Dubai Municipality’s ‘Grow Your Food’ Campaign has led to a harvest of kitchen gardens across the emirate as more and more residents become farmers, eat organic produce and support the environment
Dubai: A farming revolution has been spreading across Dubai and beyond since Dubai Municipality started its Grow Your Food campaign in 2015.
Large numbers of kitchen gardens and school gardens have cropped up across this desert city known for arid lands and high dependence on imported food.
One of the major objectives of the campaign is to increase the participation of the residents in cultivating food in Dubai, which depends on imported food for over 90 per cent of its food requirements, and contribute to its food security.
The campaign which runs a contest for residents, educational institutions, government and private companies, and centres for ‘people of determination,’ has seen the number of participants increase this year, said Eman Ali Al Bastaki, Director, Food Safety Department, Dubai Municipality.
“The numbers [of participants] increased from 150 to 1,600; private schools from 20 to 55, government schools from two to 10. In addition, 15 corporate companies and 12 government institutes also participated this year,” she said.
Creative utilisation of space, healthy ways of growing produce, sustainability, water utilisation, varieties grown, teamwork, planning and cleanliness are the criteria for choosing the winners of the contest.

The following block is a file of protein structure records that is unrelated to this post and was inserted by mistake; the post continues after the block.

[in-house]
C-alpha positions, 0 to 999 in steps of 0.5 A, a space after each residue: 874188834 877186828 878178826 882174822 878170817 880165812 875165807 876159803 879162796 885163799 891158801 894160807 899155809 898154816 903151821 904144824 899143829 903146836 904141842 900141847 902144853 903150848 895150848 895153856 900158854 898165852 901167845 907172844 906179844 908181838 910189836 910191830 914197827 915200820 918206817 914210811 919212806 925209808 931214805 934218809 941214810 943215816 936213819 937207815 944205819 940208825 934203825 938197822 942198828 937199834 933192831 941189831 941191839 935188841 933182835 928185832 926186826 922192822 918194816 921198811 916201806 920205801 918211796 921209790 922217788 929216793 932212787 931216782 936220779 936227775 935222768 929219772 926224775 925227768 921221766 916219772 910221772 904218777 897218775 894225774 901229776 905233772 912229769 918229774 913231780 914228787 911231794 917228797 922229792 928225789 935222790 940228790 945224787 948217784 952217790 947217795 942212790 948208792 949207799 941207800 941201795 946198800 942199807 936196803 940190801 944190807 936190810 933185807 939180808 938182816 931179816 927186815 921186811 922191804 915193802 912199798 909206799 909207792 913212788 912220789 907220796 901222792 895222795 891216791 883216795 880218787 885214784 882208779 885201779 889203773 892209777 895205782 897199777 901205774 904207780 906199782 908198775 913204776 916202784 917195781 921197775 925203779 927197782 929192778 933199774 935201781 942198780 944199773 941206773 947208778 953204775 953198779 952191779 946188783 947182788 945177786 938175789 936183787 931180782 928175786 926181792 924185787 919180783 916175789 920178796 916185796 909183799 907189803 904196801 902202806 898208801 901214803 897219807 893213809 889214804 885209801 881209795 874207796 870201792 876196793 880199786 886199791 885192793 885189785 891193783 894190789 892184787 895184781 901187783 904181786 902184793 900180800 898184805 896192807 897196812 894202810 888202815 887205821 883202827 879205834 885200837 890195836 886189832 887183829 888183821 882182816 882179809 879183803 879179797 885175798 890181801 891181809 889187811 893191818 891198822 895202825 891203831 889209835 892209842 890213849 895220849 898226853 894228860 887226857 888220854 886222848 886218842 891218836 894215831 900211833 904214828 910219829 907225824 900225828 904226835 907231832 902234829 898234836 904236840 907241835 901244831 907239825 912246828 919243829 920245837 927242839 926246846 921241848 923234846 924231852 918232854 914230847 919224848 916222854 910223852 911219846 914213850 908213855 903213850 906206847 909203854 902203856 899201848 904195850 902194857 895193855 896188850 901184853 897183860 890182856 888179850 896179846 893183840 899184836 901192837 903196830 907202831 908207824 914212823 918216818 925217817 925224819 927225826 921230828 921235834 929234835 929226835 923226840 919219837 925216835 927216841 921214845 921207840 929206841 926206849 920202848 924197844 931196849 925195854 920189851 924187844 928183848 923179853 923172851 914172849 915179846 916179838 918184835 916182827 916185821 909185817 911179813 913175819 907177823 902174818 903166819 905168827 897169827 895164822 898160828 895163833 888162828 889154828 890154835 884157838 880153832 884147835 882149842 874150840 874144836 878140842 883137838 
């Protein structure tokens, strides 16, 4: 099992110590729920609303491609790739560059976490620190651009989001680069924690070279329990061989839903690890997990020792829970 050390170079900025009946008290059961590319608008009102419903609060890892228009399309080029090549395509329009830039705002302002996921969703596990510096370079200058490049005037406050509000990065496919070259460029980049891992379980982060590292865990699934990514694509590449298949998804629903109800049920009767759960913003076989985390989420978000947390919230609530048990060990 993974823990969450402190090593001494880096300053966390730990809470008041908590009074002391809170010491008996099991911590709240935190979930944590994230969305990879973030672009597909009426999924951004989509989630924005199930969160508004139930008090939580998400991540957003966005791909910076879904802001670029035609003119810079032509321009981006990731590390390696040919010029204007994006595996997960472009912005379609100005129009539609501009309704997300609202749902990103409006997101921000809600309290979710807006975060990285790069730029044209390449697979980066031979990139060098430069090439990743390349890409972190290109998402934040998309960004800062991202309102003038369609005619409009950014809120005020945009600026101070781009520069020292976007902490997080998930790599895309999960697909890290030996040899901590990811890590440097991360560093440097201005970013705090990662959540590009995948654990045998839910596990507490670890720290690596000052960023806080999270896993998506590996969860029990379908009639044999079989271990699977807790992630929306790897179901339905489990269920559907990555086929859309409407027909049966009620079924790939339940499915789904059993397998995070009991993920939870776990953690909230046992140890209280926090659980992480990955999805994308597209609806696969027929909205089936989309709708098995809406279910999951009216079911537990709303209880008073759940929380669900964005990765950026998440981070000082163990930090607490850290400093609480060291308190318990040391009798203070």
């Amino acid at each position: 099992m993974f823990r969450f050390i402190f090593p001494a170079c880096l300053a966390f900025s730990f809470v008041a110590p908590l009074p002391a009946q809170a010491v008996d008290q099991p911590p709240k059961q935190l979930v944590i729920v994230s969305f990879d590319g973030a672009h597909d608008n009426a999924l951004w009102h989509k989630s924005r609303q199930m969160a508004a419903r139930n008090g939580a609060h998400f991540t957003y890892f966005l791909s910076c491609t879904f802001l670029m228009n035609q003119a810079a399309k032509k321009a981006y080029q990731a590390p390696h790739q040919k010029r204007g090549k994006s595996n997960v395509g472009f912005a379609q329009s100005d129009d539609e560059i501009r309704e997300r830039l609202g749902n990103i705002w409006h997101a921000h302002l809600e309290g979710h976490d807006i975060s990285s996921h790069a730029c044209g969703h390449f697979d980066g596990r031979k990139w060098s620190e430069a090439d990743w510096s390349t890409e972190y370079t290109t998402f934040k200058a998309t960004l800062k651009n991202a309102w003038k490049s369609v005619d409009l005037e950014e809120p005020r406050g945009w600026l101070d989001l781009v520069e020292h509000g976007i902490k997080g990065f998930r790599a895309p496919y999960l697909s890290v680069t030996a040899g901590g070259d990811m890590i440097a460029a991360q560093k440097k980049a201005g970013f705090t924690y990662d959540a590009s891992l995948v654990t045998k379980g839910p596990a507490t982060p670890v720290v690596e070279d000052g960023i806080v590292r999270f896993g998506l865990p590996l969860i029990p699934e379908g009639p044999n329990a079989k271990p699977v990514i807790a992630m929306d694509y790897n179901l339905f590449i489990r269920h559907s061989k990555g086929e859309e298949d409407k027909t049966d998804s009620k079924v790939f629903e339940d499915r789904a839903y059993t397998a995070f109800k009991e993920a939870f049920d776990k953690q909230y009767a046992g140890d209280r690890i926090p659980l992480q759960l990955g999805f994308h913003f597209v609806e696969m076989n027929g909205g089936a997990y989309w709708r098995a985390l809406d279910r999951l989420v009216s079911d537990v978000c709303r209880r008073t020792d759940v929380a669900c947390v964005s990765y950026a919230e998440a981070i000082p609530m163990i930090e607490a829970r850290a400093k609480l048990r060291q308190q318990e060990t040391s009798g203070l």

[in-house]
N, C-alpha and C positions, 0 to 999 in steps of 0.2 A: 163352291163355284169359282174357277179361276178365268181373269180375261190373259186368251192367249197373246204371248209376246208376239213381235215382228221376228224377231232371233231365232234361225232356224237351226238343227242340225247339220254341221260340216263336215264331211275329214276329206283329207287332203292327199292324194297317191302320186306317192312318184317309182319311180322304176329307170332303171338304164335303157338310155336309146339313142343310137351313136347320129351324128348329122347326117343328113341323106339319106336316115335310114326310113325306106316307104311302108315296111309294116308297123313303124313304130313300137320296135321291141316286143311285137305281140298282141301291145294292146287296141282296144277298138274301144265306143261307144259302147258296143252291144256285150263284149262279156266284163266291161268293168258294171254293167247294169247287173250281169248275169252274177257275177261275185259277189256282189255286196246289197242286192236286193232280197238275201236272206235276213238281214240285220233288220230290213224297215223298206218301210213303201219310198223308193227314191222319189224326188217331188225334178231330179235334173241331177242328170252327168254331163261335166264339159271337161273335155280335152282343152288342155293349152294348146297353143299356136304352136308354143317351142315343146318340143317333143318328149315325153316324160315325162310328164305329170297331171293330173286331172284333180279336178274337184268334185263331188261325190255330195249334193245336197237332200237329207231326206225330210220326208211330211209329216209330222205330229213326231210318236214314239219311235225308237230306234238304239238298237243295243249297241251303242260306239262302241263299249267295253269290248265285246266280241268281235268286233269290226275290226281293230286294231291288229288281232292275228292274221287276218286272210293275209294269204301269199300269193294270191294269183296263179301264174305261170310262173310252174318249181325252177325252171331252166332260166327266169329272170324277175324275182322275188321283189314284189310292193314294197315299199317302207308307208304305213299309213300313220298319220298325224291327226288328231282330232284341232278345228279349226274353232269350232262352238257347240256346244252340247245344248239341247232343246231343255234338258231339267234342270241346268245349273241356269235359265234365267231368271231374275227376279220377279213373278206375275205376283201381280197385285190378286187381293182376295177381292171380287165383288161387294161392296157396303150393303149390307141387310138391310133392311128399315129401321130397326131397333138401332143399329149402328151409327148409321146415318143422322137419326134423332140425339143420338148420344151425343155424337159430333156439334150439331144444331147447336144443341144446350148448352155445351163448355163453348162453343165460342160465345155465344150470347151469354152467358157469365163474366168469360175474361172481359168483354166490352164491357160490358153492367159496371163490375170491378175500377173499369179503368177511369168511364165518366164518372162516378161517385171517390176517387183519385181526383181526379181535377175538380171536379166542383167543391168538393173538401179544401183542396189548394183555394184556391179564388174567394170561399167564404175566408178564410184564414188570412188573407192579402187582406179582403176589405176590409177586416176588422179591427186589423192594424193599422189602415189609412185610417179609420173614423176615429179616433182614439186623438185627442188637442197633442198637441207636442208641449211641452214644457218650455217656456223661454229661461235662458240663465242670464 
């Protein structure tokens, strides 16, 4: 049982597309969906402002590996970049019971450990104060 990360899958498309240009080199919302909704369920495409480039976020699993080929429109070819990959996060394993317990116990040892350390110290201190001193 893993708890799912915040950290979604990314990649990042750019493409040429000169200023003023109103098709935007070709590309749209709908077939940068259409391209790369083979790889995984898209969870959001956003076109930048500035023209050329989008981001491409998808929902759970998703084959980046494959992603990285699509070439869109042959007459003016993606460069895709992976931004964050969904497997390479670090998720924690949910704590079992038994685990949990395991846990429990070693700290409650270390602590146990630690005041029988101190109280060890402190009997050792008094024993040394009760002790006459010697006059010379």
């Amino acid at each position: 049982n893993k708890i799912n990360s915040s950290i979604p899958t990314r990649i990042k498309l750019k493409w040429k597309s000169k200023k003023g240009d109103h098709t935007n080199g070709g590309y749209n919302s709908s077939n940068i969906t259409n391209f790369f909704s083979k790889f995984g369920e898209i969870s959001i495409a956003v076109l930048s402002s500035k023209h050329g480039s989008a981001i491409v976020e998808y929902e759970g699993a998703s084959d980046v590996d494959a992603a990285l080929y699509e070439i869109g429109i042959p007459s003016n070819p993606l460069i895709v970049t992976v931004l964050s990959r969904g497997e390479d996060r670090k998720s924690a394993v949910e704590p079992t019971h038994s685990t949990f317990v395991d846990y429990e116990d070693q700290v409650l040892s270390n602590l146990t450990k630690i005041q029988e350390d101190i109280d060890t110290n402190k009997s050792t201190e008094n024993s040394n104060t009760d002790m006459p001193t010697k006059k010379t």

Shugufta M. Zubair, a senior food safety awareness support officer, said a major achievement of the campaign was a reduction in food wastage in school canteens.
“This was achieved by installing ‘bokashi bin’ systems. This system converted food waste into natural fertilisers used for growing crops, thus reducing food wastage by 30–40 per cent in schools.”
As many as 114 varieties of crops, including rare varieties like white chillies, were grown by schools and residents. More than three tonnes of fruits and vegetables were grown by schools, she said.
Schools initiated GYF markets and over 200kgs of vegetables and fruits were sold by each participating school.
Around 3.5 acres of land were cultivated by schools while the size of balcony gardens and villa gardens were 1.5 metres by 1.2 metres, and 1,500 square feet respectively.
“The participants also used various sustainable techniques and recycling methods. There was an increase of 45 per cent in the rate of hydroponics used by participating schools and residents while many used drip irrigation techniques.”
“Some schools set up green houses and vertical gardens. Some schools made best use of water by recycling water used for ablution and from air conditioners,” said Zubai, who was also the coordinator of the campaign.
Natural pesticides made from neem and other natural ingredients, as well as egg shells as nutrients, were used for organic farming in homes and schools, she added.
Kurt Seifarth, regional agricultural counselor with the Office of Agricultural Affairs, the US Consulate General in Dubai who was one of the judges for the contest, said the campaign helped children understand that they can play a part in food security and that even a garden in a small space can help you make at least one trip less to the grocery.
“These Dubai residents have proved that there is no excuse of space and water constraints that can stop anyone from gardening. This is really inspirational and a model for others,” he pointed out.